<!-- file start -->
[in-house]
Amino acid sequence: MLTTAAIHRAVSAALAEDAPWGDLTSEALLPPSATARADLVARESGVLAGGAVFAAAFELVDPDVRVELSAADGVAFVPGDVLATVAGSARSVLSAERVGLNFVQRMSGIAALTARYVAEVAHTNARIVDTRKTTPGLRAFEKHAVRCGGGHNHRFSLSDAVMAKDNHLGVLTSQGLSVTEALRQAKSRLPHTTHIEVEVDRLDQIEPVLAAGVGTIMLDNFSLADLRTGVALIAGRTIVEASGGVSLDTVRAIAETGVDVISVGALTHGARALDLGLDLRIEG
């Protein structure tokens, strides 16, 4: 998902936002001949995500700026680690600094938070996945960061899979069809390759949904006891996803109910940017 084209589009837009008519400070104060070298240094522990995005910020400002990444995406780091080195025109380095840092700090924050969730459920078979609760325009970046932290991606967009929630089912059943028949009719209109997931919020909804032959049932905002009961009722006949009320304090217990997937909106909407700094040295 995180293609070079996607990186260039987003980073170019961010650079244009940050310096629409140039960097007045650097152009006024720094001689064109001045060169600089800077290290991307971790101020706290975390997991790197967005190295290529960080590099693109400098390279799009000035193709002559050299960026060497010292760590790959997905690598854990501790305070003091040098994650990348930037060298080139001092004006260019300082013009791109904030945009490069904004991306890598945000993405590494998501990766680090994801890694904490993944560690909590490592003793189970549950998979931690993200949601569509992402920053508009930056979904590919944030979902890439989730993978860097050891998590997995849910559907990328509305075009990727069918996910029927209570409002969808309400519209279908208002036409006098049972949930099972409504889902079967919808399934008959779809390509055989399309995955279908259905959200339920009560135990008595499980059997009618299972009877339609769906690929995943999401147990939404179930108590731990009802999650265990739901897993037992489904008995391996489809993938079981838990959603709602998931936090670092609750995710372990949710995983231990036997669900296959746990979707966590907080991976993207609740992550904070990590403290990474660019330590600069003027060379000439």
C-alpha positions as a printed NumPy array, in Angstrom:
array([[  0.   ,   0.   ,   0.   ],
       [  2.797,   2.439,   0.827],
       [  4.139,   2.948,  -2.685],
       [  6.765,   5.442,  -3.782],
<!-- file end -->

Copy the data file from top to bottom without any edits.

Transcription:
[in-house]
Amino acid sequence: MLTTAAIHRAVSAALAEDAPWGDLTSEALLPPSATARADLVARESGVLAGGAVFAAAFELVDPDVRVELSAADGVAFVPGDVLATVAGSARSVLSAERVGLNFVQRMSGIAALTARYVAEVAHTNARIVDTRKTTPGLRAFEKHAVRCGGGHNHRFSLSDAVMAKDNHLGVLTSQGLSVTEALRQAKSRLPHTTHIEVEVDRLDQIEPVLAAGVGTIMLDNFSLADLRTGVALIAGRTIVEASGGVSLDTVRAIAETGVDVISVGALTHGARALDLGLDLRIEG
């Protein structure tokens, strides 16, 4: 998902936002001949995500700026680690600094938070996945960061899979069809390759949904006891996803109910940017 084209589009837009008519400070104060070298240094522990995005910020400002990444995406780091080195025109380095840092700090924050969730459920078979609760325009970046932290991606967009929630089912059943028949009719209109997931919020909804032959049932905002009961009722006949009320304090217990997937909106909407700094040295 995180293609070079996607990186260039987003980073170019961010650079244009940050310096629409140039960097007045650097152009006024720094001689064109001045060169600089800077290290991307971790101020706290975390997991790197967005190295290529960080590099693109400098390279799009000035193709002559050299960026060497010292760590790959997905690598854990501790305070003091040098994650990348930037060298080139001092004006260019300082013009791109904030945009490069904004991306890598945000993405590494998501990766680090994801890694904490993944560690909590490592003793189970549950998979931690993200949601569509992402920053508009930056979904590919944030979902890439989730993978860097050891998590997995849910559907990328509305075009990727069918996910029927209570409002969808309400519209279908208002036409006098049972949930099972409504889902079967919808399934008959779809390509055989399309995955279908259905959200339920009560135990008595499980059997009618299972009877339609769906690929995943999401147990939404179930108590731990009802999650265990739901897993037992489904008995391996489809993938079981838990959603709602998931936090670092609750995710372990949710995983231990036997669900296959746990979707966590907080991976993207609740992550904070990590403290990474660019330590600069003027060379000439």
C-alpha positions as a printed NumPy array, in Angstrom:
array([[  0.   ,   0.   ,   0.   ],
       [  2.797,   2.439,   0.827],
       [  4.139,   2.948,  -2.685],
       [  6.765,   5.442,  -3.782],